A short preface: I am writing in Ruby since 2004. For last 5 years I am also participating in language development, documenting new and old features, proposing some (several got accepted) and diving deep into weirdest mysteries of the language. So, I was pretty confident I’ve seen every technique for clean and DRY code with functional flavour. That was until today, my friend and fellow Rubyist Vladimir Ermilov discovered this:

Yup, this is a short, DRY, no-block-arg-names-repetition way to do this:

[1, 2, 3].zip([4, 5, 6]).map { |ary| ary.join(' ') }

….e.g. to pass additional argument to Symbol#to_proc. Works with any enumerable and any proc (including those produced by Symbol#to_proc and method references):

content = <<~DATA

content.each_line(chomp: true).each_with_object('|').map(&:split).to_h
# => {"name"=>"John", "age"=>"30", "city"=>"Nashville"}

jsons = ['{"name":"John"}', '{"name":"Amy"}', '{"name":"Rajesh"}']
# Using Ruby 2.7's method references:
# => [{"name"=>"John"}, {"name"=>"Amy"}, {"name"=>"Rajesh"}]
jsons.each_with_object(symbolize_names: true).map(&JSON.:parse)
# => [{:name=>"John"}, {:name=>"Amy"}, {:name=>"Rajesh"}]

Why is it cool?

I am unusually excited about this: there is a long-standing quest for combining implicit-argument blocks (&:sym and obj.:method) with additional details, e.g. to say something like:

numbers.map { |num| num % 10 }

…without repetition of |num|/num. This quest became somewhat of a holy grail for searching for new syntaxes, and led to proposing (and rejecting) things like

lines.map(&:split.('|')) # It could work by redefining Symbol#call, and using .call() → .() shortcut

…and eventually to Ruby 2.7’s “numbered block args”:

numbers.map { _1 % 10 }

…which, for me, always felt like an “orphan” feature, not leading to any updating of our understanding of language’s semantics and possibilities, just “being short” (some may say that’s the plus, though).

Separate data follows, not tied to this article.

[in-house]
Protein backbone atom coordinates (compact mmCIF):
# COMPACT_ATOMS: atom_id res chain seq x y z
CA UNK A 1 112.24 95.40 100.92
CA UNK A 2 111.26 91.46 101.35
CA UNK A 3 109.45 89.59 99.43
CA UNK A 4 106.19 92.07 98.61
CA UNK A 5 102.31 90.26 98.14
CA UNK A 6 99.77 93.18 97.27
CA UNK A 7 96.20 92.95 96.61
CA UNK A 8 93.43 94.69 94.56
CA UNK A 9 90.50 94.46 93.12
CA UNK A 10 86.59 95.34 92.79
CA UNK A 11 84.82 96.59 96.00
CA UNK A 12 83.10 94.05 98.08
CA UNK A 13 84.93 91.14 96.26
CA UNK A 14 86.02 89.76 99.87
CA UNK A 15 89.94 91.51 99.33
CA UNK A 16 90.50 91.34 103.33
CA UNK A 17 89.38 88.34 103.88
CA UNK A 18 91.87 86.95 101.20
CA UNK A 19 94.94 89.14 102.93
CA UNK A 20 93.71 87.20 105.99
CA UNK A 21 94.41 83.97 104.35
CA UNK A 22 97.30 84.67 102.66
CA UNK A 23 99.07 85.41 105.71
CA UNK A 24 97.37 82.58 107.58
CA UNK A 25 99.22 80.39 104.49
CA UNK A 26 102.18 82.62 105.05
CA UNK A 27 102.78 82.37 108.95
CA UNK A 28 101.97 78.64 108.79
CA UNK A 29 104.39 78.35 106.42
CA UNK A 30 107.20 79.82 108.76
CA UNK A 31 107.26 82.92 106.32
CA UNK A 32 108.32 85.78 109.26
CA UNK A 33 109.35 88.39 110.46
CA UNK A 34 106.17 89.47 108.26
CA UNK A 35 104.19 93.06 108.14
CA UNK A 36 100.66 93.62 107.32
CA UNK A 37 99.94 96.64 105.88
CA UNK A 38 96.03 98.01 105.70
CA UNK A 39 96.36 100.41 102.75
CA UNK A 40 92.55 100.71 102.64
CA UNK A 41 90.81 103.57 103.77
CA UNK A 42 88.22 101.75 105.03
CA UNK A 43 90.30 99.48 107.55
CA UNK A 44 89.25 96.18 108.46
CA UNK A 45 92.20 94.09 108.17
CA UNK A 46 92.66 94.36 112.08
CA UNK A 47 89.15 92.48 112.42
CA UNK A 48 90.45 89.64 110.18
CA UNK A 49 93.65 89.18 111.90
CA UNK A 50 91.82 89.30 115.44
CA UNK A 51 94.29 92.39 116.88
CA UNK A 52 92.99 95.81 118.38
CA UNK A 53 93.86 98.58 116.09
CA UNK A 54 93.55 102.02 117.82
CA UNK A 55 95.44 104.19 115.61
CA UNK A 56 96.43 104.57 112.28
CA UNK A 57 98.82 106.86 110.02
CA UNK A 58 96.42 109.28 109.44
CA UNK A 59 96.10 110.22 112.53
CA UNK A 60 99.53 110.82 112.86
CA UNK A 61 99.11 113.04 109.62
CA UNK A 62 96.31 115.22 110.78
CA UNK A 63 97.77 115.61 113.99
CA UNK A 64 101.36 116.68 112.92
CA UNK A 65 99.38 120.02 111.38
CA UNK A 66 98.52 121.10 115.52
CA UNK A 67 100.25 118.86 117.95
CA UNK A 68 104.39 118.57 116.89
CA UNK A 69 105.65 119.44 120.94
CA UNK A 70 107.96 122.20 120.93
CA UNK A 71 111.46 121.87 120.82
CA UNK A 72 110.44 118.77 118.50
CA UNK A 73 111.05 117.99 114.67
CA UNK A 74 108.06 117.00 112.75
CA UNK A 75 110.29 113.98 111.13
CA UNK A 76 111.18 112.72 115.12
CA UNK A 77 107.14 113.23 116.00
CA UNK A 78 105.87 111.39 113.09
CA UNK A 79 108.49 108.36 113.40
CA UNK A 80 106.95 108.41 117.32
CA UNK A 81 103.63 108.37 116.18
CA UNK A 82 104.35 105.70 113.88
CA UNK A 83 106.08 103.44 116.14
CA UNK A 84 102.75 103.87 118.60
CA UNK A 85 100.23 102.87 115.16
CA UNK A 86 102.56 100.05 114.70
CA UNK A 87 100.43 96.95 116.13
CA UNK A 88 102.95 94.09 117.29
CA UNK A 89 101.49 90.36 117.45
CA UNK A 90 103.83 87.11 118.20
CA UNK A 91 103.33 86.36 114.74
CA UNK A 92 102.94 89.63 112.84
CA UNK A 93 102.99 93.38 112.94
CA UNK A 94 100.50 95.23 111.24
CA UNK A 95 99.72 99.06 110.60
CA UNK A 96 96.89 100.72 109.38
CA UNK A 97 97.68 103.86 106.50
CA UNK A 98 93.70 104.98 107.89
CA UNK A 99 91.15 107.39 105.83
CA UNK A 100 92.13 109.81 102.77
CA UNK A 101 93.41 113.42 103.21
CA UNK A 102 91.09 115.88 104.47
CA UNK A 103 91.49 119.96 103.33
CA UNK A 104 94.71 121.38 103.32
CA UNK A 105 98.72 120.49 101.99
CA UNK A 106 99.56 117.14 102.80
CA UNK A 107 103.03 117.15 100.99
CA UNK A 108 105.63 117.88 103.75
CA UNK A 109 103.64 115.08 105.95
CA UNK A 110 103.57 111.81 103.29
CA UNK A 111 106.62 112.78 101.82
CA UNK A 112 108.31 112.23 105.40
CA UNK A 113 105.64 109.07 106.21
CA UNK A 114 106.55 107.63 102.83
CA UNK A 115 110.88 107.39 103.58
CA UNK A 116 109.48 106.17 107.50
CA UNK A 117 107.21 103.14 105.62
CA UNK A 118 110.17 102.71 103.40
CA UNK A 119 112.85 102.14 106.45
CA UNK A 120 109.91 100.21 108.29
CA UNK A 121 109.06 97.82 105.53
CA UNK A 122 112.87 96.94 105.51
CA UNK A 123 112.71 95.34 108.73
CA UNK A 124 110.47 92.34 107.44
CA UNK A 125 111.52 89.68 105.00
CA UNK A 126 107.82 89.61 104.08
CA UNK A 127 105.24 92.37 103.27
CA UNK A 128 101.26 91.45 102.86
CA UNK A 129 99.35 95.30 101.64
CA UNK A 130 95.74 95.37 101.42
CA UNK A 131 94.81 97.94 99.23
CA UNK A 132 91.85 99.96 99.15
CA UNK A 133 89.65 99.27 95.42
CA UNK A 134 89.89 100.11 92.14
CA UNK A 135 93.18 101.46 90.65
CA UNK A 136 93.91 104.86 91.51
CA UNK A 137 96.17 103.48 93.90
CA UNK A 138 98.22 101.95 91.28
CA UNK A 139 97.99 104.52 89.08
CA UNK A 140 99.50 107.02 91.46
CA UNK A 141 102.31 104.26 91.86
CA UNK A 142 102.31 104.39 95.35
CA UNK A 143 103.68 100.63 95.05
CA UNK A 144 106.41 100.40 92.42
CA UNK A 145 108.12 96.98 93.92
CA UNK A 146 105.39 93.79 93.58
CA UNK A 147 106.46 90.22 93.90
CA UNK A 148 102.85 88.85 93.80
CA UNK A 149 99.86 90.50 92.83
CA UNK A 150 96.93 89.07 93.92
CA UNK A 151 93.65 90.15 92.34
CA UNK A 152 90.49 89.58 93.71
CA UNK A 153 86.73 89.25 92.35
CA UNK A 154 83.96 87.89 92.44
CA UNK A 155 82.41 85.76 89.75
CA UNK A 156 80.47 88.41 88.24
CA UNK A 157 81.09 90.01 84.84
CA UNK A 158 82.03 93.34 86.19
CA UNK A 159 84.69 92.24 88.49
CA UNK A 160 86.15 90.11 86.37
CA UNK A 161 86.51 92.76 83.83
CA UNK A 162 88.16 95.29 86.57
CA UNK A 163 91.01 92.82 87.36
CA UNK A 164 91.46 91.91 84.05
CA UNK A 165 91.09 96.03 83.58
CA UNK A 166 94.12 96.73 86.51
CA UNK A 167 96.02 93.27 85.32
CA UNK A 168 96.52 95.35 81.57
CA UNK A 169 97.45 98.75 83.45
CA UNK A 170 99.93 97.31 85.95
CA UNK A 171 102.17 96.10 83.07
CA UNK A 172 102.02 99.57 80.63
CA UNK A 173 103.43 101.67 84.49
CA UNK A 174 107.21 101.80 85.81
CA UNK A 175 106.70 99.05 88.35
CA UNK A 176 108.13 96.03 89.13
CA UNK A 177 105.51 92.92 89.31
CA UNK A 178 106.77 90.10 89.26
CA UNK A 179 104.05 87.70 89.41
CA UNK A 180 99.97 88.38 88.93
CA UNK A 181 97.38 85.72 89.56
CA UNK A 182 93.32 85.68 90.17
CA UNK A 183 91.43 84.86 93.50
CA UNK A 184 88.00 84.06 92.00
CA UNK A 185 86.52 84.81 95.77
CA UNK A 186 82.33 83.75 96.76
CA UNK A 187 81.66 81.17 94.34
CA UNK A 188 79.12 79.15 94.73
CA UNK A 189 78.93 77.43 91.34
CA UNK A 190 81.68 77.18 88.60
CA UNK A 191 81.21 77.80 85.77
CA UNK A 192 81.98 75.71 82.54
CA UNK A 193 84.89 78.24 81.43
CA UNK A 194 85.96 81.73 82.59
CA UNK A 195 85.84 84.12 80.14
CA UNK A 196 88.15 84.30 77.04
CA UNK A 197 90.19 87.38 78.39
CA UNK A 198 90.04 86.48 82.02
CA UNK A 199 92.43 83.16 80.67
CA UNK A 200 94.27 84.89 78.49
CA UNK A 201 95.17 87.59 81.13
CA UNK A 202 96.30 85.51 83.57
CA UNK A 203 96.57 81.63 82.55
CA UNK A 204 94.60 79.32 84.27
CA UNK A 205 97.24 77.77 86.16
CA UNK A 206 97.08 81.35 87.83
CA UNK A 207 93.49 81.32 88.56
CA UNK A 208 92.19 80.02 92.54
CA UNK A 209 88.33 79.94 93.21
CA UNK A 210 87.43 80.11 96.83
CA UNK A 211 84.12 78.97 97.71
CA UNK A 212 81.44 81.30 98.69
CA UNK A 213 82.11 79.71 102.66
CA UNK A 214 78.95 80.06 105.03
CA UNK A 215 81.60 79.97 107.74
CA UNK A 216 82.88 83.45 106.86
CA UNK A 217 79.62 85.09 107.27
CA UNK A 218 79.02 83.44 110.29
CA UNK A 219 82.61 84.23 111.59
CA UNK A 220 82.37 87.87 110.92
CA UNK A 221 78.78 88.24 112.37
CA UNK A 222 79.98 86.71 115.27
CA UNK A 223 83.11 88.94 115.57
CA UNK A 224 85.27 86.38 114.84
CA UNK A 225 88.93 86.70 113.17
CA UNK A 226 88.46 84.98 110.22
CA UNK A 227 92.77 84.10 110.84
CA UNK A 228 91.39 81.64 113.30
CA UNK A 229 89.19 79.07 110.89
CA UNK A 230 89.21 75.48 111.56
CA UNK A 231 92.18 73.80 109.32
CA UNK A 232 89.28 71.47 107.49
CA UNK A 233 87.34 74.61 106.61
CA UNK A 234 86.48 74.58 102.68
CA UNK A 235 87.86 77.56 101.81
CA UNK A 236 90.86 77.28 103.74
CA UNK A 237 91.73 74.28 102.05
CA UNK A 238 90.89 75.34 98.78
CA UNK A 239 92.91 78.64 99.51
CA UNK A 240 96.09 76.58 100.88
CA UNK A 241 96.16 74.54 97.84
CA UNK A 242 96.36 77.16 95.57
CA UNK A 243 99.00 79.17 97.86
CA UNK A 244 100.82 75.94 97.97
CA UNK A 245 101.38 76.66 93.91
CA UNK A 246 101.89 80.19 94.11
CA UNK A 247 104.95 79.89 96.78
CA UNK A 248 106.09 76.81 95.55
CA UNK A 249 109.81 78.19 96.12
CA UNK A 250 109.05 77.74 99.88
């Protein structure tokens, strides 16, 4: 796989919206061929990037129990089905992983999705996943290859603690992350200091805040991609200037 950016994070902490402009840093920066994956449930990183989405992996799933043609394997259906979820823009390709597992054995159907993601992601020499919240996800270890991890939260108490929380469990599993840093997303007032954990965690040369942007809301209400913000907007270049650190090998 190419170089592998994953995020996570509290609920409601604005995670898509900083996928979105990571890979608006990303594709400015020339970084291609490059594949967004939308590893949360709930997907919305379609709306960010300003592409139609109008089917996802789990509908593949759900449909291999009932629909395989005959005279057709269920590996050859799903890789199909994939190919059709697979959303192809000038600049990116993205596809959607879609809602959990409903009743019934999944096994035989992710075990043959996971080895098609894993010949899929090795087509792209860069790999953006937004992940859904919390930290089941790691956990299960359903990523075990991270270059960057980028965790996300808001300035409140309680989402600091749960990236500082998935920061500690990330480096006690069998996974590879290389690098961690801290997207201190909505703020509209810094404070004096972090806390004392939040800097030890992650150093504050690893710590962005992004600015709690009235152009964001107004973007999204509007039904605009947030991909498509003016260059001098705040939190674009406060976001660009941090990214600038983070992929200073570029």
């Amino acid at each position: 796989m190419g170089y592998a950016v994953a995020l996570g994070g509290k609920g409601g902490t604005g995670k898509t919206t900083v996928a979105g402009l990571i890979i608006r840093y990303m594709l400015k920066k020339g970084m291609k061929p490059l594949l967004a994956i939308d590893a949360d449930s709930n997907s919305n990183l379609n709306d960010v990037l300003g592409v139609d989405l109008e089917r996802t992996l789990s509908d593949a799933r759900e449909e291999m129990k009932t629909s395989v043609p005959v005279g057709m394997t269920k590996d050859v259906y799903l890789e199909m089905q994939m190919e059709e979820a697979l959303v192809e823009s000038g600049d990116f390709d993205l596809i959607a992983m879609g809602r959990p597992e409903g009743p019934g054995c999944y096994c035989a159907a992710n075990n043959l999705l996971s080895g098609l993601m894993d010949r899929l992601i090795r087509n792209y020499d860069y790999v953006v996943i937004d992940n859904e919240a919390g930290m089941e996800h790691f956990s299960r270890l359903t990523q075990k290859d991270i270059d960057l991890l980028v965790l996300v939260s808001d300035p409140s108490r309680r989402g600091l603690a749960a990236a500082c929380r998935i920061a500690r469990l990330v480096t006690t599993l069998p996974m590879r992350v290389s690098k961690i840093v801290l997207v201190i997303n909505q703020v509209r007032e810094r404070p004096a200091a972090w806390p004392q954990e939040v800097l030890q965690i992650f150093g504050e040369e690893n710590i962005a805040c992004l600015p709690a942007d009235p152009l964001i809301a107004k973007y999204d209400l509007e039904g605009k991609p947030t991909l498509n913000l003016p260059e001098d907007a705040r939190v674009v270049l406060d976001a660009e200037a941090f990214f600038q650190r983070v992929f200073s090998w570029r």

But it turns out you always could


…which could be neglected as being “longer” by character-count, yet somehow struck me as conceptually right.

How it works, and when it does not

Being curious, you may compare those two pieces of code:

[1, 2, 3].each_with_object(4).map(&:+)  # => [5, 6, 7]
[1, 2, 3].zip([4, 4, 4]).map(&:+)       # ArgumentError (wrong number of arguments (given 0, expected 1))

What’s the difference, why one works and another not? Checked naively, they seem to produce exact same sequences:

[1, 2, 3].each_with_object(4).to_a # => [[1, 4], [2, 4], [3, 4]]
[1, 2, 3].zip([4, 4, 4]).to_a # => [[1, 4], [2, 4], [3, 4]]

But the thing is, after each_with_object you have an Enumerator, which yields to the block two separate arguments, while result of zip yields two-element arrays as one argument. This is invisible in “non-lambda” procs (which unpack single array argument into multiple), but visible in lambda:

[1, 2, 3].each_with_object(4).map(&->(x, y) { }) # works
[1, 2, 3].zip([4, 4, 4]).map(&->(x, y) { }) # ArgumentError (wrong number of arguments (given 1, expected 2))

…and result of Symbol#to_proc behaves like a lambda (no argument conversion):

:+.to_proc.call(1, 2) # => 3
:+.to_proc.call([1, 2]) # ArgumentError

# Though, it doesn't aknowledge it is:
:+.to_proc.lambda? # => false

The only other methods that produce yielding-multiple-args Enumerator are, obviously Enumerable#each_with_index and Enumerable#reduce.


Fixing Ruby

But we can do this:

module Enumerable
  def each_tuple
    return to_enum(__method__) unless block_given?
    each { |item| yield(*item) } # unpacking possible array into several args

…and, suddenly, everything illuminated:

[1, 2, 3].zip([4, 4, 4]).each_tuple.map(&:+) # => [5, 6, 7]
# calls File.write(filename, content) for each pair